The man accused of gunning down 10 people at a Boulder King Soopers on Monday purchased a Ruger AR-556 firearm just days before the shooting, according to an arrest affidavit released Tuesday.
Ahmad Al Aliwi Alissa, 21, of Arvada, was arrested about 3:30 p.m. Monday at the King Soopers on Table Mesa Drive. He faces 10 counts of first-degree murder, which includes victim Boulder Ofc. Eric Talley, 51.
Aliwi’s sister-in-law told the Arvada Police Department she saw him playing with a firearm that she said looked like a machine gun at the Arvada home they share a few days before the shooting, according to the affidavit.
The woman who identified herself as married to Alissa's oldest brother said Alissa had talked about a bullet stuck in the gun. She also told police that family members were upset with Alissa for playing with a gun in the house and took it from him.
Alissa was pictured in a live-steaming video Monday being led from the store in handcuffs and wearing only underwear. His right leg appeared to be covered in blood.
Boulder Police Chief Maris Herold said at a news conference early Tuesday that Alissa suffered a through-and-through gunshot wound and was treated at a hospital until early Tuesday.
20th Judicial District Attorney Michael Dougherty’s office filed the 10 counts of murder after Alissa was transferred to the Boulder County Sheriff’s Office jail.
He is scheduled for a first appearance at 8:15 a.m. Thursday in front of District Judge Ingrid Seftar Bakke. His public defenders, Kathryn Ann Herold and Samuel Robert Jae, did not return a call seeking comment.
According to a federal intelligence source, Alissa was not on a terrorist watch list.
The initial 911 call about the attack came in at 2:39 p.m. Monday. Details provided by the affidavit give a glimpse into how people in the store and areas around it tried to make sense of what they witnessed as the chaos unfolded.
One 911 caller reported seeing Alissa in the refrigerated section and saw him leave toward Broadway. Multiple witnesses said they saw he had an assault rifle. Descriptions of Alissa's appearance varied, according to the affidavit.
Another 911 caller described the shooter as white and middle-aged with dark hair and a beard wearing a black vest, and a short-sleeved shirt. A few witnesses said they saw him wearing an armored vest.
Boulder Ofc. Richard Steidell, who responded to the scene and helped search for the suspect, saw Talley down could see he was dead, with a gunshot wound to the head, according to the affidavit.
Alissa appeared to walk willingly, backwards, to a SWAT team for them to take him into custody. He had removed his clothing and body armour and wore only a pair of shorts. Items photographed that he removed on the scene include a green tactical vest, a rifle — possibly identified as an AR-15, according to the document — a semiautomatic handgun, a pair of jeans and a dark long-sleeved shirt.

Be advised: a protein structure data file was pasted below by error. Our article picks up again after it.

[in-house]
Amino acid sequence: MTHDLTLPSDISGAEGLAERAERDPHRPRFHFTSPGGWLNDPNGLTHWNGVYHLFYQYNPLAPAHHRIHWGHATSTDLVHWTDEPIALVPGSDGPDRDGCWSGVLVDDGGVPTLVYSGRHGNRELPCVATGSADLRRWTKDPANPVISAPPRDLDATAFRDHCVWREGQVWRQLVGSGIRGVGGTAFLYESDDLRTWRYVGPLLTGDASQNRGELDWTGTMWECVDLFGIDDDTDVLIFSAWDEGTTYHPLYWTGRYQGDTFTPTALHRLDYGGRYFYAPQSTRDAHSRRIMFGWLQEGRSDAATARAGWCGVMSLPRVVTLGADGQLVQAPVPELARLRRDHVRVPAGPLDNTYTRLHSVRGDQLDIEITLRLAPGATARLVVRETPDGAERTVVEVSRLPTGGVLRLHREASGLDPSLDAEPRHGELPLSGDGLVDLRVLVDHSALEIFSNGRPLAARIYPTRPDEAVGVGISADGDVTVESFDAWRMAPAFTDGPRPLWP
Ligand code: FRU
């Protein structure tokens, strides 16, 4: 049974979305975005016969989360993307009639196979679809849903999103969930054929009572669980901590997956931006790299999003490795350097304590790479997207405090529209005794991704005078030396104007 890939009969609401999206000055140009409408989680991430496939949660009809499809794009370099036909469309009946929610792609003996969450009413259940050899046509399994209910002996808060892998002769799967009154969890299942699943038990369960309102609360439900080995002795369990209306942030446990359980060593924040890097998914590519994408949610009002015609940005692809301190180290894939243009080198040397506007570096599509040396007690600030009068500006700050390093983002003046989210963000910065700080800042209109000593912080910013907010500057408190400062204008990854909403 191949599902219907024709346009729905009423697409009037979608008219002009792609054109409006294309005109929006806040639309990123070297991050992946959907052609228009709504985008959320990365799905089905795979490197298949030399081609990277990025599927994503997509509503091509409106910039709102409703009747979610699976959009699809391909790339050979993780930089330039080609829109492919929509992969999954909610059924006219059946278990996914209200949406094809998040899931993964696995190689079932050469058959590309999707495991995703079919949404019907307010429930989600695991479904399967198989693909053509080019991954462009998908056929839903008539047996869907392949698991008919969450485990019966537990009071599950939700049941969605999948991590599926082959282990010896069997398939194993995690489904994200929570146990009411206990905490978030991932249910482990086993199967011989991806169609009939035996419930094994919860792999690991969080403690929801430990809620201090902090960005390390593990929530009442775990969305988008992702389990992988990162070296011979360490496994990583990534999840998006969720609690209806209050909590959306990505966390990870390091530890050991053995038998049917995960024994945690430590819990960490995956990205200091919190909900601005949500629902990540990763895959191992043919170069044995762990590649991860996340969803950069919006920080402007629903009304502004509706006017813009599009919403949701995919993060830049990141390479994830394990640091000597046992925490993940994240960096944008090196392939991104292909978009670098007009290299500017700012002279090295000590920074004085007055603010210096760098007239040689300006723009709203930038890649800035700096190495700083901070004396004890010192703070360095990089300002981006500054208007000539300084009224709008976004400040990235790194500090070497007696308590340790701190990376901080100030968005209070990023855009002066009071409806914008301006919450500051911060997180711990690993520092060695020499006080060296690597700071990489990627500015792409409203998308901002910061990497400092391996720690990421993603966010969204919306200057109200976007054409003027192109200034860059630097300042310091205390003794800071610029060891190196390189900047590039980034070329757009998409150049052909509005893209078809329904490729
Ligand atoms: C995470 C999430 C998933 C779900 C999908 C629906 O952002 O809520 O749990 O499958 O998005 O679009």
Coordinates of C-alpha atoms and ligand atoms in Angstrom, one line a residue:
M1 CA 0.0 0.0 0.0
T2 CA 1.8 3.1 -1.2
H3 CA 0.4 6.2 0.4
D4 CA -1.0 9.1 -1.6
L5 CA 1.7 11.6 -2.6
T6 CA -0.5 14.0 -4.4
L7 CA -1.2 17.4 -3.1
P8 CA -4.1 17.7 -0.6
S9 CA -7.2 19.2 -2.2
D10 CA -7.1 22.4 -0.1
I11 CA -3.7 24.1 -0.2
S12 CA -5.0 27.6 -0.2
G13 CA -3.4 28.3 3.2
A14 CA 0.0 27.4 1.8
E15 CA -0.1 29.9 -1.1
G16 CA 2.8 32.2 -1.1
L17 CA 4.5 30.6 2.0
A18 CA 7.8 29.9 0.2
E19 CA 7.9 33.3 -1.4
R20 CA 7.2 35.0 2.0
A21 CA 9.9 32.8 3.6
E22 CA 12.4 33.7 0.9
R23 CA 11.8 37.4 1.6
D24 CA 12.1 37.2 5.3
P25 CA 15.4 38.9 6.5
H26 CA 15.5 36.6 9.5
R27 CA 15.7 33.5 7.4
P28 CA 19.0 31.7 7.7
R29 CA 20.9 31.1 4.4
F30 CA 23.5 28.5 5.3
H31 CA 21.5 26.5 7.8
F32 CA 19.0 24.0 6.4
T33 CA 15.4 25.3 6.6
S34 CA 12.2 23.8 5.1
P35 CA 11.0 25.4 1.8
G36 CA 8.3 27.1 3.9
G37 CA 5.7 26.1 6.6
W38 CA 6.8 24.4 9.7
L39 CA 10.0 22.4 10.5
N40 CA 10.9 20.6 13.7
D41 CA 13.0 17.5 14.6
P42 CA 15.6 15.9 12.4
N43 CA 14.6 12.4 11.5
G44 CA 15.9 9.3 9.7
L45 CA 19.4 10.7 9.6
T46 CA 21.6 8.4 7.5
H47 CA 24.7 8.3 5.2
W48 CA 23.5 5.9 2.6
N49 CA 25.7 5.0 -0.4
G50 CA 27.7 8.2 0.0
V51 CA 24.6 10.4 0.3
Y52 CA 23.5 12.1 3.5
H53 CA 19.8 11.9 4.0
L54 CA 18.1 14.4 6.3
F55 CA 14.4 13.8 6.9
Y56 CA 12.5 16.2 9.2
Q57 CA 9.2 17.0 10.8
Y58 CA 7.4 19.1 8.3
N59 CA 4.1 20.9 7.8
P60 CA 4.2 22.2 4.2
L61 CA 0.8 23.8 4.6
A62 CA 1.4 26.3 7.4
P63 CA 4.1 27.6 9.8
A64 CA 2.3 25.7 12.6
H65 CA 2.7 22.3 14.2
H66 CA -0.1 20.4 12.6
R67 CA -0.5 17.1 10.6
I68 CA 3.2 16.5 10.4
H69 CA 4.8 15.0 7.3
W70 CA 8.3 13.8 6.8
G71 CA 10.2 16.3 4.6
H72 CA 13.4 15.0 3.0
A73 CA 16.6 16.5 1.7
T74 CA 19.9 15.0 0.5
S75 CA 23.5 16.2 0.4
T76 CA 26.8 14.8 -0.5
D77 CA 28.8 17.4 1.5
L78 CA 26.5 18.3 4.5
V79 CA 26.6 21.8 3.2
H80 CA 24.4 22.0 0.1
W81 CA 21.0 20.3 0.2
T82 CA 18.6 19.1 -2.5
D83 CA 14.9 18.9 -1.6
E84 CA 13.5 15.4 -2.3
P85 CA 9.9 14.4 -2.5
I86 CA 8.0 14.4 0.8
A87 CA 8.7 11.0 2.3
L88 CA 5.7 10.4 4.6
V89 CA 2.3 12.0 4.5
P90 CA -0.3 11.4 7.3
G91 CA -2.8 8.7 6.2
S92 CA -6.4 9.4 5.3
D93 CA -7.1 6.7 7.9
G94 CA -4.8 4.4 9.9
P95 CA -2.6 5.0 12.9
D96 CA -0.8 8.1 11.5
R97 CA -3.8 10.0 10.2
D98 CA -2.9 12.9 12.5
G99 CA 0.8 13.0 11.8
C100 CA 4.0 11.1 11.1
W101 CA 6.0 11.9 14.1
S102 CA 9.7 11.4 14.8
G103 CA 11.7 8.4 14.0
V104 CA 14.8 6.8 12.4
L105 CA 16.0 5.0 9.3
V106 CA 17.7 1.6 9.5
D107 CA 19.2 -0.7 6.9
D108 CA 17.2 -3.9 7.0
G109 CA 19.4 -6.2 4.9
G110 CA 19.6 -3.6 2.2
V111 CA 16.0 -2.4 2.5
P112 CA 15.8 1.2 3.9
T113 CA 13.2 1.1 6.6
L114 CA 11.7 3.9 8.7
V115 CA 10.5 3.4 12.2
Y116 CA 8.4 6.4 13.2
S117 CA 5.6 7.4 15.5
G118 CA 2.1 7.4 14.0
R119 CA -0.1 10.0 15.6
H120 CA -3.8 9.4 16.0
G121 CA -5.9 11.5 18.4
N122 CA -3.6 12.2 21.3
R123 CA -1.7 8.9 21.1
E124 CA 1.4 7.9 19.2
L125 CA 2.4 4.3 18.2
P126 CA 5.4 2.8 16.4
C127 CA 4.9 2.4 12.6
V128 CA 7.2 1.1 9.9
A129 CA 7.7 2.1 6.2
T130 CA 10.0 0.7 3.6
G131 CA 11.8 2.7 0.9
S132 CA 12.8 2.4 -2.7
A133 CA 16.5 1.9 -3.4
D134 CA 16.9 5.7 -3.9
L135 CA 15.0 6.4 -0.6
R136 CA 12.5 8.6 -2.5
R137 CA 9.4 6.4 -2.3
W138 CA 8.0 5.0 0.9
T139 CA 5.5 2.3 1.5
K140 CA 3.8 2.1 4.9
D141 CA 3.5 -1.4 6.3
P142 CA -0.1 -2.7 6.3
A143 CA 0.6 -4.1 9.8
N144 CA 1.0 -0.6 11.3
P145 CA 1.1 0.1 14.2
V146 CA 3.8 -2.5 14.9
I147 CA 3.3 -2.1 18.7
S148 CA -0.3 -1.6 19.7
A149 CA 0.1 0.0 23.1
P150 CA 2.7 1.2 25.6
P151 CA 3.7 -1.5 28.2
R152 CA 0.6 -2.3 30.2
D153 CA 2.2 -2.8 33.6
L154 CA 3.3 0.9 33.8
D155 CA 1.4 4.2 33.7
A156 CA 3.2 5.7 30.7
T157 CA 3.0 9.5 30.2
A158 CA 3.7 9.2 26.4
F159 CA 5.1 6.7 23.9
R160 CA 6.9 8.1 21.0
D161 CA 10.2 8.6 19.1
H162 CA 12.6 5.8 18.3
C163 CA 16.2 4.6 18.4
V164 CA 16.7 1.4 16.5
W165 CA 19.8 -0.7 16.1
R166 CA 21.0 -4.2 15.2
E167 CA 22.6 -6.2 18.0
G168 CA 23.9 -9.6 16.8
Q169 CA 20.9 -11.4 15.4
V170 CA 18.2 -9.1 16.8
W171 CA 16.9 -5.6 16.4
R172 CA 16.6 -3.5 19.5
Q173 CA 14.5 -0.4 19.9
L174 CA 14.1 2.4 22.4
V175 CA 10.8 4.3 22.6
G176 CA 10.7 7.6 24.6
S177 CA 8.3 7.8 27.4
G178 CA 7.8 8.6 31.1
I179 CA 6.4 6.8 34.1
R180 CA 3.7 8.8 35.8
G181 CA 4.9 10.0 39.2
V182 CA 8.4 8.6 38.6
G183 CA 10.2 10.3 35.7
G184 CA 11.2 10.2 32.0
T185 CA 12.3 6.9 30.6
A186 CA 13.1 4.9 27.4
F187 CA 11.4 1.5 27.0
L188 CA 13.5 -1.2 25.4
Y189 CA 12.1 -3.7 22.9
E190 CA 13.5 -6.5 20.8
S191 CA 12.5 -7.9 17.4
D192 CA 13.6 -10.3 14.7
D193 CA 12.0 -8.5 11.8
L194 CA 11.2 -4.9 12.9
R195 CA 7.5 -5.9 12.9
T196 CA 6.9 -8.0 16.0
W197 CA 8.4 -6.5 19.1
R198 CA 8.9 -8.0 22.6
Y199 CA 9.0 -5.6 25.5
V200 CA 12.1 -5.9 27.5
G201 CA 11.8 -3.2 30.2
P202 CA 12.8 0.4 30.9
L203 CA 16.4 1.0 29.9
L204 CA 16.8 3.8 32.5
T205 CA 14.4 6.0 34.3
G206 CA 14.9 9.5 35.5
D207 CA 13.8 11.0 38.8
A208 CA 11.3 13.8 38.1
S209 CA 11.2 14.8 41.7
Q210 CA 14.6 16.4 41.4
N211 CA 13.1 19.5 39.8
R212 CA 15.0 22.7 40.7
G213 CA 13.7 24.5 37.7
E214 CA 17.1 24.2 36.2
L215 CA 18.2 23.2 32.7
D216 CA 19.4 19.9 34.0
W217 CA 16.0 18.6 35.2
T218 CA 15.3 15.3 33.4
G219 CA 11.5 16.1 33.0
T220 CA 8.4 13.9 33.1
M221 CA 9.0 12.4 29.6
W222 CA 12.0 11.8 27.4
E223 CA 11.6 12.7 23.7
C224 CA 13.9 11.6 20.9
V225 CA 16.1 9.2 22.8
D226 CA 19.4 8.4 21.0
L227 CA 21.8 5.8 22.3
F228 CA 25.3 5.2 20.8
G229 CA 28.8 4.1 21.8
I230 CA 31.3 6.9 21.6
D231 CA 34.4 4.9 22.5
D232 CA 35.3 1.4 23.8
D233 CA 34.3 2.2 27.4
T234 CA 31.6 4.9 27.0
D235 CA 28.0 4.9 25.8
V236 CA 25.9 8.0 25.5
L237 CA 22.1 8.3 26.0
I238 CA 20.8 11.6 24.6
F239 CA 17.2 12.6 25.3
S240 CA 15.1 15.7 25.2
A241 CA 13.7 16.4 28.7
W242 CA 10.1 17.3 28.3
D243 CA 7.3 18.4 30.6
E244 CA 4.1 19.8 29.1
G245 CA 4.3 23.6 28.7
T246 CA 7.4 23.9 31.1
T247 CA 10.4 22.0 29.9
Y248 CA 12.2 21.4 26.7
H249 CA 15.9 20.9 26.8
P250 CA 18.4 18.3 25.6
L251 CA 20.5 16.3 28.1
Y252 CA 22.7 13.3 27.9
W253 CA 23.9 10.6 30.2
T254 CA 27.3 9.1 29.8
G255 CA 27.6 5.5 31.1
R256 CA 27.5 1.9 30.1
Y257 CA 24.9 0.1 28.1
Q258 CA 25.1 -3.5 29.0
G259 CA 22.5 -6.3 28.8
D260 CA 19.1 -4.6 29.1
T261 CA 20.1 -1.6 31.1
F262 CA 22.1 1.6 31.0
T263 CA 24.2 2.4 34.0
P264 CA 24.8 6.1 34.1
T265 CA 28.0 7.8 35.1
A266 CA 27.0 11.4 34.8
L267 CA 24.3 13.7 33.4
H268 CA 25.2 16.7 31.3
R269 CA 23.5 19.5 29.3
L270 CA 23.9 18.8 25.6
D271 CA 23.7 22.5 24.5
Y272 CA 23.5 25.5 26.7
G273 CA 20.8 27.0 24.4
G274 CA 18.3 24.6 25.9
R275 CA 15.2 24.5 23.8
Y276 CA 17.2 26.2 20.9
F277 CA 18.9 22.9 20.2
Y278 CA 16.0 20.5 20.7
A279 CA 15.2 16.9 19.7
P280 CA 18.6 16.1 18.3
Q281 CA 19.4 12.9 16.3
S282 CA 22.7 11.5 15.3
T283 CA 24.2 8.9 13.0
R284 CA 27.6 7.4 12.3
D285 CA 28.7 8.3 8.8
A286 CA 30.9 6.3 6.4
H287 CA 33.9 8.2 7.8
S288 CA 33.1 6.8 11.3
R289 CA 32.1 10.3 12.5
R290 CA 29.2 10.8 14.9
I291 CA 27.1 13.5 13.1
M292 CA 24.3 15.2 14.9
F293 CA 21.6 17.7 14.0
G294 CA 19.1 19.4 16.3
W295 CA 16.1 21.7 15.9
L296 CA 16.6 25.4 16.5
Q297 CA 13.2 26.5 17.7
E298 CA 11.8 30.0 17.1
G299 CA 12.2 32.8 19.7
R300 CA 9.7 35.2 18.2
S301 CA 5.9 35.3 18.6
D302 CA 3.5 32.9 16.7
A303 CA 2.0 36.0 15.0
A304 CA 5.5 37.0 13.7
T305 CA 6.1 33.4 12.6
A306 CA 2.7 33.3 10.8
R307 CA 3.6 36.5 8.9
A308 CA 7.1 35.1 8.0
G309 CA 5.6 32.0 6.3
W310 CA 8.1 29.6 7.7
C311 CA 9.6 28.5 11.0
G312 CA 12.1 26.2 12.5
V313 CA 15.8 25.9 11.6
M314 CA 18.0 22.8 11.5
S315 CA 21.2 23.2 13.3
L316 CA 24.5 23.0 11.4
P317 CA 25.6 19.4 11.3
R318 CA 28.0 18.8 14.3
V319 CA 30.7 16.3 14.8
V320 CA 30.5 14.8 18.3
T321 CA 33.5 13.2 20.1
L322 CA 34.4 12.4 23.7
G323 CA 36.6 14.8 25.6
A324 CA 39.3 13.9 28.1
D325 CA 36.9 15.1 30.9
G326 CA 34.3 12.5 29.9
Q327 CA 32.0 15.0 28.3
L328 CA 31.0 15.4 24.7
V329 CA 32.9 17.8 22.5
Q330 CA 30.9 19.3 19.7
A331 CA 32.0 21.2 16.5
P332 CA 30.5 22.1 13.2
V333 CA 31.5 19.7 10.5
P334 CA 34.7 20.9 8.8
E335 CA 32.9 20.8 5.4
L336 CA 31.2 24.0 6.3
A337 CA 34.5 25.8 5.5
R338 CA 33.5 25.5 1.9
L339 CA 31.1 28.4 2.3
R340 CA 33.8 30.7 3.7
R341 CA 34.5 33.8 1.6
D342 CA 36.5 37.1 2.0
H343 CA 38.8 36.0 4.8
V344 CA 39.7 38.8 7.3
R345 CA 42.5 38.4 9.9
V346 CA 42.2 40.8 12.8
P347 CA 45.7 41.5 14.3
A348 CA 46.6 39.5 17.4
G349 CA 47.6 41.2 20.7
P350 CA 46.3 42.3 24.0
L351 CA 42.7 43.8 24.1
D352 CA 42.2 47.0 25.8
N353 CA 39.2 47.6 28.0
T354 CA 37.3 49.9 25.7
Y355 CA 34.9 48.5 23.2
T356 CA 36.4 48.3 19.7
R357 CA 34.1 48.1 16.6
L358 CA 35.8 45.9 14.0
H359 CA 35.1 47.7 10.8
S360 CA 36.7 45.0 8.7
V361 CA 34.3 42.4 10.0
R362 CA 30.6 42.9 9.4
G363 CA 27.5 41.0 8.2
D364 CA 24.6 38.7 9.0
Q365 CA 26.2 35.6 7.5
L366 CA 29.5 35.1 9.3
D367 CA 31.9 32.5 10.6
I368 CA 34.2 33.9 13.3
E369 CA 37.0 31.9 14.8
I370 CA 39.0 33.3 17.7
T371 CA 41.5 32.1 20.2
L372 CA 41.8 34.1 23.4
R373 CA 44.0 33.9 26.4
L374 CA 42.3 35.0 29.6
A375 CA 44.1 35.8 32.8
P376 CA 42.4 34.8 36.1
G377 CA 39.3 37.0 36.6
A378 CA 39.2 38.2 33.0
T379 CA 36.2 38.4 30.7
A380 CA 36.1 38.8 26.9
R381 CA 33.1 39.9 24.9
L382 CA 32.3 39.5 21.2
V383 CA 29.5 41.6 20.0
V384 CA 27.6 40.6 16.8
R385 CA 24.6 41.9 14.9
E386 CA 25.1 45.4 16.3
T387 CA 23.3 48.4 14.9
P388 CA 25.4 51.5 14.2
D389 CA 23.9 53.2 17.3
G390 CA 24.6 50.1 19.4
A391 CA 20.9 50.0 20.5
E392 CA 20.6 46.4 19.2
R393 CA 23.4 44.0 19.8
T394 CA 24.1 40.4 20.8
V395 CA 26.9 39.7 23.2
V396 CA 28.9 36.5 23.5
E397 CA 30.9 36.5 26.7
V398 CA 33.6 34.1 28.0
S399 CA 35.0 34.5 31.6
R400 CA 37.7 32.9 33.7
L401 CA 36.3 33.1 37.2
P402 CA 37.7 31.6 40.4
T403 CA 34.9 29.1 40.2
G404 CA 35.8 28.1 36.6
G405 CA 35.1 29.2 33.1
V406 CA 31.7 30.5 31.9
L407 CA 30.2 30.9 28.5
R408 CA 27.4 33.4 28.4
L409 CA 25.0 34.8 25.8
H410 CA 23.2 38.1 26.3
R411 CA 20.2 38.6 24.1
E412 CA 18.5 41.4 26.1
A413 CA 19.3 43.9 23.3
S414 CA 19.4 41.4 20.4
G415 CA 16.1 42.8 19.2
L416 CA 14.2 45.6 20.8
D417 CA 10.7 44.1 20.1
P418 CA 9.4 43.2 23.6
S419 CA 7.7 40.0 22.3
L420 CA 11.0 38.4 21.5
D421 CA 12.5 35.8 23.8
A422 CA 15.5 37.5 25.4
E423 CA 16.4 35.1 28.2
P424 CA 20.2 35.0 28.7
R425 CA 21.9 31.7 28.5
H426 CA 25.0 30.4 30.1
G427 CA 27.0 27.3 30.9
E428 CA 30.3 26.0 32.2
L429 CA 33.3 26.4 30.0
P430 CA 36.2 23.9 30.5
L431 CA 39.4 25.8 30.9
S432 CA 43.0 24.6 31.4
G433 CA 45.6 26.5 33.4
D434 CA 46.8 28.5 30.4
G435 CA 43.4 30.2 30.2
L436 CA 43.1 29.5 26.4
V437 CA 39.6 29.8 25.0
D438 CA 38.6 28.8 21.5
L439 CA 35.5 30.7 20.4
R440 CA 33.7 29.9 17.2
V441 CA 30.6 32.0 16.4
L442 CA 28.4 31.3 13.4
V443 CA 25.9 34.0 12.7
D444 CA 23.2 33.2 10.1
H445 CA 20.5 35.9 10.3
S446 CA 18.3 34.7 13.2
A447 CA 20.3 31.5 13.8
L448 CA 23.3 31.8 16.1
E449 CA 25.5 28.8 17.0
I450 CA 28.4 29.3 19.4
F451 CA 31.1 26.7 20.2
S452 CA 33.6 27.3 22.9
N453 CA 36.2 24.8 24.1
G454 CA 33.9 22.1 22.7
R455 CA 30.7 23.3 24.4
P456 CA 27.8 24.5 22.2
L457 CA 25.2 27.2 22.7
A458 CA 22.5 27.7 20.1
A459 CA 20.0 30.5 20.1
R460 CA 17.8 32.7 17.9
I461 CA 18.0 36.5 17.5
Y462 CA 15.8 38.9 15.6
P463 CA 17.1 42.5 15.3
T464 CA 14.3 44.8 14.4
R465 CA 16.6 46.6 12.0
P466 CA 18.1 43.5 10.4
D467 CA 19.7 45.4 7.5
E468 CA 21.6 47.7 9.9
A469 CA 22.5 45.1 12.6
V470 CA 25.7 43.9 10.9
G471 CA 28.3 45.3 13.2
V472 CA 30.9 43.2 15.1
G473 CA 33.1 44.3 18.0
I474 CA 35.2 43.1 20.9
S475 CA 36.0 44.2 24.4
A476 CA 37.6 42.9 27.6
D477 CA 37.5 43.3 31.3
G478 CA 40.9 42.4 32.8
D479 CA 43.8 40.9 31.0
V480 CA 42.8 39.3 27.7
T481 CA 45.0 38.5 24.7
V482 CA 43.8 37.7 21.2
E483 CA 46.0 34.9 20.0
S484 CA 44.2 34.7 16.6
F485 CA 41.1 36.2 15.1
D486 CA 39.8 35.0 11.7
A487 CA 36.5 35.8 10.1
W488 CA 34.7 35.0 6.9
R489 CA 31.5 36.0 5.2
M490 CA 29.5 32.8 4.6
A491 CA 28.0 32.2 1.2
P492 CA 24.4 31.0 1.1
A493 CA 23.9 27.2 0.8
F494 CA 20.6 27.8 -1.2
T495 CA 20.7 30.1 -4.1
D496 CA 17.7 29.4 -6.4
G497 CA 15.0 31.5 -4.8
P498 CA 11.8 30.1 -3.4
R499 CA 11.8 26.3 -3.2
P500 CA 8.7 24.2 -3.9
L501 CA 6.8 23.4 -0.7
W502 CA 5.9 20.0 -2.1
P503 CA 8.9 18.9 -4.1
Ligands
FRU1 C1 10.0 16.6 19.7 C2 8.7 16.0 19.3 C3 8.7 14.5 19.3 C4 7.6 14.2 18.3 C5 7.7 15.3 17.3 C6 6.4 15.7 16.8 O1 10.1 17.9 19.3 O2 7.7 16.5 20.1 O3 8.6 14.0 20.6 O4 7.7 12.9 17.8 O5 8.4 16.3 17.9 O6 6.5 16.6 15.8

Alissa’s Facebook page, which was taken down by 10 a.m. Tuesday, showed his name as “Ahmad Al Issa.” It showed his interests as “Metro university … computer engineering/computer science … kickboxing.”
It showed his family came from Syria in 2002, when he was 3 years old. Some of his posts mentioned praising Allah, kickboxing and UFC fights and (in 2019 at least) wanting a girlfriend.
A spokesman from Metropolitan State University said Alissa is not, nor ever has been, a student there.
Court records show Alissa was charged with third-degree assault, knowingly/recklessly causing injury, November 2017 by the Arvada Police Department.
Court records show Alissa was arrested in 2017 after he "cold-cocked" a classmate in the head. Alissa reportedly punched the boy several times in the head after he “had made fun of him and called him racial names weeks earlier," court documents stated.
He pleaded guilty in 2018 and was sentenced to one year probation, 48 hours of community service and fees/court costs.
A spokesperson for Jefferson County Public Schools said Alissa attended Arvada West High School from March 2015 until May 2018, when he graduated. He was on the wrestling team during his junior and senior years.
A Facebook friend of Alissa named Bruce Niyonkuru texted via Facebook messenger that he was on the wrestling team with the alleged shooter in 2014-15 at Denver South High School, before he transferred to another high school.
"He was normal. He just kept to himself and only spoke to those who he normally talked to," Niyonkuru wrote. "I don't remember him ever being in a fight or starting a problem with anyone."
Alissa's Arvada home had cameras and media representatives out front Tuesday afternoon. Neighbors and former Arvada neighbors were either not home, not answering the door or declined comment.
Ali Aliwi Alissa, the suspect’s 34-year-old brother, told The Daily Beast that authorities searched his house all night after the shooting.
Alissa said his brother was “very anti-social” and paranoid, adding that, in high school, he would describe “being chased, someone is behind him, someone is looking for him.”
“When he was having lunch with my sister in a restaurant, he said, ‘People are in the parking lot, they are looking for me.’ She went out, and there was no one. We didn’t know what was going on in his head,” Alissa said, admitting that he believes his brother is mentally ill.
Dougherty said early Tuesday: “This killer’s name will live in infamy, but today let us remember the victims and work tirelessly for them.”